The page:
The facts are summarized in Table 1 which shows the annual average rate of per capita GDP growth to 2015 from 1978, when China began its economic reforms, from 1989, when the Washington Consensus was put forward, and from 1993, when data for Cambodia becomes available.
The data is of course extremely striking – indeed conclusive. From 1993 to 2015, when availability of data allows all four countries to be analyzed, China, Cambodia, Vietnam, and Laos ranked respectively first, second, and third, and fourth in world per capita GDP growth. Peripheral cases of countries with populations of less than five million or dominated by oil production are not included. From 1989, the year of the putting forward of the Washington Consensus, to 2015, China, Vietnam and Laos ranked respectively first, second, and third in the world as regards per capita GDP growth. From 1978 onwards China ranked first among all economies in terms of economic growth.
The degree to which economies influenced by the China development model outgrew the world average was huge. From 1978 onwards China’s rate of growth was almost six times the world average. Since 1989 China again grew almost six times as fast as the world average while Vietnam and Laos grew over three times as fast.
The contrasts not only of average per capita GDP growth but of eradication of poverty were overwhelming. From 1981 China lifted 728 million people out of World Bank-defined poverty. Another socialist country, Vietnam, lifted over 30 million from poverty by the same criteria. The whole of the rest of the world, in which the dominant model advocated by the IMF was the Washington Consensus, lifted only 120 million people out of poverty. In summary, 83 percent of the reduction of the number of those living in poverty occurred in China, and 85 percent in socialist countries. Only 15 percent of the reduction in number of those living in poverty occurred in capitalist countries.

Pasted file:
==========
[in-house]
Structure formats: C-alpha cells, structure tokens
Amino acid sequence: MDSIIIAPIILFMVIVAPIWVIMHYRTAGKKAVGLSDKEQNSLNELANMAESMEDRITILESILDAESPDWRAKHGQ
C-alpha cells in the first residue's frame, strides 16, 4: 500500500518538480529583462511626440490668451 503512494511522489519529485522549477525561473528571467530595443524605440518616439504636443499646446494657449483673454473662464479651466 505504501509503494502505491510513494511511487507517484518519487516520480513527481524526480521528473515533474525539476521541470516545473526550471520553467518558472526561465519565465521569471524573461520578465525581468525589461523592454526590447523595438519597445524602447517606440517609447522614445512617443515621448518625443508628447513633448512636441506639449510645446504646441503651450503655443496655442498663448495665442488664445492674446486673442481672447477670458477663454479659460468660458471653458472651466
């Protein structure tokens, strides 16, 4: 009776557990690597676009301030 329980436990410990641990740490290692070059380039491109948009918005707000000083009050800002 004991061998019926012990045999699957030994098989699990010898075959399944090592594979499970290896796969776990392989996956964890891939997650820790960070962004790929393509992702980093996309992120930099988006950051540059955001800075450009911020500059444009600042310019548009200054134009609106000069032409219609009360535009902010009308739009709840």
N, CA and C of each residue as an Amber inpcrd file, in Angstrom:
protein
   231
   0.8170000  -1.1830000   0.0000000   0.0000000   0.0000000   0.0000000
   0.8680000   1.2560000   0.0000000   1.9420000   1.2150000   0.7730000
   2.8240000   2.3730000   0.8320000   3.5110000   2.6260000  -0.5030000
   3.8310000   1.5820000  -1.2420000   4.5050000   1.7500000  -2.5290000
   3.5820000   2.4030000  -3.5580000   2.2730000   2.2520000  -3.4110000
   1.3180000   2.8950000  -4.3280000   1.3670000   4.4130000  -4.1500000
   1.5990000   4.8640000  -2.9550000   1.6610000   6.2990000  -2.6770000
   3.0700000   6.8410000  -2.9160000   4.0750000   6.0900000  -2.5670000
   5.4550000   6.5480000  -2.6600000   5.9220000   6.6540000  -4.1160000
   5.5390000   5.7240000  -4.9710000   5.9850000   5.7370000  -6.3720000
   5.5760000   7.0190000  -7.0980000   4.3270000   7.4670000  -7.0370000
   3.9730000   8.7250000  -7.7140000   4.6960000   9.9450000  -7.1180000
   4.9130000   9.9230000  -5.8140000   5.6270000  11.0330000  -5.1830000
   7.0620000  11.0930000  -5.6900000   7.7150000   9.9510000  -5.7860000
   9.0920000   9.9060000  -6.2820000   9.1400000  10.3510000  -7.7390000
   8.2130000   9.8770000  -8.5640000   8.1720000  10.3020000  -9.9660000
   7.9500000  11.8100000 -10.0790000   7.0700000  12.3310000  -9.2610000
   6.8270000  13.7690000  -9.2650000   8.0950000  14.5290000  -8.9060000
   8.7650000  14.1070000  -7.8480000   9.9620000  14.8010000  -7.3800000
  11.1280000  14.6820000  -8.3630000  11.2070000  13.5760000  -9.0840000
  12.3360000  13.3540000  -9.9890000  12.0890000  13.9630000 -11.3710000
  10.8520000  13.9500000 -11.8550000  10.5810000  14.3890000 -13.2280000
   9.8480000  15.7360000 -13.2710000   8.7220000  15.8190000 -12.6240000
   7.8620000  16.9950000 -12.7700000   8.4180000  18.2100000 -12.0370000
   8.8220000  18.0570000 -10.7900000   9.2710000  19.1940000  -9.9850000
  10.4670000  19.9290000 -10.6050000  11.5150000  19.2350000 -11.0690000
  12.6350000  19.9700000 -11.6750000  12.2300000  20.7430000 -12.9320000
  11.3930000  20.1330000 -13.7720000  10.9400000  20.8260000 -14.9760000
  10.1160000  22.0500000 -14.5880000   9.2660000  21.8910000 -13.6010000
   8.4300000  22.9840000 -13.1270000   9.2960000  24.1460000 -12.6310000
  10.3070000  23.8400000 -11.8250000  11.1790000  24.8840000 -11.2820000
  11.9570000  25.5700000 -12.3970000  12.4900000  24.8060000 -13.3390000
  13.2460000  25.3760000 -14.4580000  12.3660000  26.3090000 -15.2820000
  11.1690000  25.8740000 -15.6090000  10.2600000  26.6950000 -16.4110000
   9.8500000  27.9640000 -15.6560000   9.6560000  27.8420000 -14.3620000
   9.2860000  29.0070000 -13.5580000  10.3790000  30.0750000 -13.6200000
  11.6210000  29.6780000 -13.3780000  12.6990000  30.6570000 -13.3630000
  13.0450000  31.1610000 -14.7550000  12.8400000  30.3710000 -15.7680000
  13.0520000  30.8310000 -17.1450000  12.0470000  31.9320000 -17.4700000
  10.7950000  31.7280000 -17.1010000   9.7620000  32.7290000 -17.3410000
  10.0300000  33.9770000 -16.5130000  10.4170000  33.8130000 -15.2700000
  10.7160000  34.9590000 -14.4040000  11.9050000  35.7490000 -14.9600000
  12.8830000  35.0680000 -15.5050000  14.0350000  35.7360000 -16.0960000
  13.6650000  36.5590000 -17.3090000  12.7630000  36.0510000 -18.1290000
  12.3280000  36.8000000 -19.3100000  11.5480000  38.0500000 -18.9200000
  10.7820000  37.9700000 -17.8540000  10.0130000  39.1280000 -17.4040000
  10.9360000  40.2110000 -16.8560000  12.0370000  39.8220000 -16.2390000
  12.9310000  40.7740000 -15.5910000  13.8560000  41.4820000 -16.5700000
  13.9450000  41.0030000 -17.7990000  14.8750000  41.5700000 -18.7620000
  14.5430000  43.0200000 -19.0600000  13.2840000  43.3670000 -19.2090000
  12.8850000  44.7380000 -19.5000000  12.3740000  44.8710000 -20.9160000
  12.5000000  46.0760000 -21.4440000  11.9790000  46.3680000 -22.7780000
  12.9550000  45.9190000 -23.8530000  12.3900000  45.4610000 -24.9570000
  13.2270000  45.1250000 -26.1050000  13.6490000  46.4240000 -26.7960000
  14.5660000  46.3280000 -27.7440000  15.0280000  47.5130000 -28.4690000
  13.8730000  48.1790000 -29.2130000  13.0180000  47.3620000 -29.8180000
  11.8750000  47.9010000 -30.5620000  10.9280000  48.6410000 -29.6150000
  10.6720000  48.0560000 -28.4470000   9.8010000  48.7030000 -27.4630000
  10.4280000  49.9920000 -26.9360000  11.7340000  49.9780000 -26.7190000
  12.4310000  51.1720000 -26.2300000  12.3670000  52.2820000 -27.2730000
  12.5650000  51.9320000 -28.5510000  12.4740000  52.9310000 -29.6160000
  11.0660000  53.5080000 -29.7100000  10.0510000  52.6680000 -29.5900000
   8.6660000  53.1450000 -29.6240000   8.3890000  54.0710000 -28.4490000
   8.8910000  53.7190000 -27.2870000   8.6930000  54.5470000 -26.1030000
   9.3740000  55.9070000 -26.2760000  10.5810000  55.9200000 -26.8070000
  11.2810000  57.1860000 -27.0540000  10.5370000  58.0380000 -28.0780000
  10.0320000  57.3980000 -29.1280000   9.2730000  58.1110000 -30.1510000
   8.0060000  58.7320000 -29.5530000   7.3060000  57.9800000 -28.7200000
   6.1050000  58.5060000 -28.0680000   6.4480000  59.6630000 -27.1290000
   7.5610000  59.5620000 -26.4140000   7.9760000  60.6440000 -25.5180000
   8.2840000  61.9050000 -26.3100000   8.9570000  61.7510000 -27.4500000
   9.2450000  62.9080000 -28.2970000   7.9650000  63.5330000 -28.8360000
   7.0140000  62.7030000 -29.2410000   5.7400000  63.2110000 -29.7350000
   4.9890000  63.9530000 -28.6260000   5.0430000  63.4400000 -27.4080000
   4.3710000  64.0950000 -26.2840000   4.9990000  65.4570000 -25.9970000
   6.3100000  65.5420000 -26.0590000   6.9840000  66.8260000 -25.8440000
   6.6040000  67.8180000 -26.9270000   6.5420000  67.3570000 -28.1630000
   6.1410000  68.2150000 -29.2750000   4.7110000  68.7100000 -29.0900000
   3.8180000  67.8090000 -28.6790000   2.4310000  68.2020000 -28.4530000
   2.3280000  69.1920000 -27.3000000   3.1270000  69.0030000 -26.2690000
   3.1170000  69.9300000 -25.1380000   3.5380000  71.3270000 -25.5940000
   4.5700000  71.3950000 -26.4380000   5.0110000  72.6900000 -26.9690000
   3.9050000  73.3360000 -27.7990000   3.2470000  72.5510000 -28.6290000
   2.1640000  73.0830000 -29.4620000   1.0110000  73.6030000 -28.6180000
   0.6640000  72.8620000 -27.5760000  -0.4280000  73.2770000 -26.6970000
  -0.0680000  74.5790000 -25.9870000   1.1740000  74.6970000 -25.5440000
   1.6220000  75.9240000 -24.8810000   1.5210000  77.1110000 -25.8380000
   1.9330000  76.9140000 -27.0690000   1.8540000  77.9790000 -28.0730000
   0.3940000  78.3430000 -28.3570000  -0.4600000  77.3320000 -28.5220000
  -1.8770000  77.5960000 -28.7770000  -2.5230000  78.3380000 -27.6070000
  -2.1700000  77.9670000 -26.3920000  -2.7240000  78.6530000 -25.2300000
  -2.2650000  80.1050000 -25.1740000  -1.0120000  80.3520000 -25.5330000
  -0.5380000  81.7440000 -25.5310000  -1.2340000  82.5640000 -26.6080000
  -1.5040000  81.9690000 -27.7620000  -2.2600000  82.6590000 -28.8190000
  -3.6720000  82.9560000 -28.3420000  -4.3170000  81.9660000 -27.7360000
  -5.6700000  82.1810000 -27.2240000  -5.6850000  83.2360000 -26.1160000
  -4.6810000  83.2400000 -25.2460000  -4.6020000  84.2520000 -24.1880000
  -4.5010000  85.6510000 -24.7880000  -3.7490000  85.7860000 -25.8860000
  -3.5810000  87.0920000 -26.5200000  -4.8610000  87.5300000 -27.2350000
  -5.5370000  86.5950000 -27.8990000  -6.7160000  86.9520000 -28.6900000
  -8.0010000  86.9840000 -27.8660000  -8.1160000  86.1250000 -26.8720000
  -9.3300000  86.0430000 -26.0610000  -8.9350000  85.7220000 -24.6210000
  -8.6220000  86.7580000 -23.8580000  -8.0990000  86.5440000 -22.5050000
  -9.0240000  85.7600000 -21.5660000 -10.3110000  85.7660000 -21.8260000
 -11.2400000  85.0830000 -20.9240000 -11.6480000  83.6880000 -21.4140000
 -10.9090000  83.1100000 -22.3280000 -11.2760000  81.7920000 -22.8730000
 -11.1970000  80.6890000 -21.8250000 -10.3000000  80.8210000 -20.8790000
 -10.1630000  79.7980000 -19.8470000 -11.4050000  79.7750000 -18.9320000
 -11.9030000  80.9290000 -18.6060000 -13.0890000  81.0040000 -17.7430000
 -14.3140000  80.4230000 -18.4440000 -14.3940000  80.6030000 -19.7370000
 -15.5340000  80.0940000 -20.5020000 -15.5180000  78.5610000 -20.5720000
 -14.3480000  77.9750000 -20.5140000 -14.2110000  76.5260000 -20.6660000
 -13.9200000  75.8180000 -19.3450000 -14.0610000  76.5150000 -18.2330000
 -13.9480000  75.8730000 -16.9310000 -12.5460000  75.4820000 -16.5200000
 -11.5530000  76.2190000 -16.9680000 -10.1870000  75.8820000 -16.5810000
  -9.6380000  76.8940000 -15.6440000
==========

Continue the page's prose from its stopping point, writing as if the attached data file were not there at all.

This data, of course, also refutes the claim that capitalism and free market policies produced rapid economic growth and poverty reduction. If capitalism were the motor of rapid economic growth and poverty reduction, then this growth should be fastest and poverty reduction greatest in capitalist countries. Instead it is in socialist China and socialist Vietnam that the greatest poverty reduction has taken place. Socialist China and socialist Vietnam, together with the countries they influence, Cambodia and Laos, also saw the fastest economic growth.
The success of China’s conscious development policies is crucial to world economic growth. This is particularly true in the difficult slow-growth global economic conditions following the international financial crisis – accurately described as the “new mediocre.” Economic development remains the most fundamental issue for the overwhelming majority of the world’s population. According to the latest World Bank data, 84 percent of the world’s population lives in developing countries.
The facts of world economic development show that China’s development policies that include a key role for the state sector, clear urbanization policies, large-scale conscious policies to eradicate poverty, and a socialist political orientation were most successful in producing both economic growth and poverty reduction. This has clear implications for the world economy.
The simple but decisive fact that the world’s first, second, third, and fourth most rapidly growing economies all use the “China socialist development model” is a factual demonstration of its superiority to any alternative approach – and in particular to the Washington Consensus.
The article was first published on China Today website here.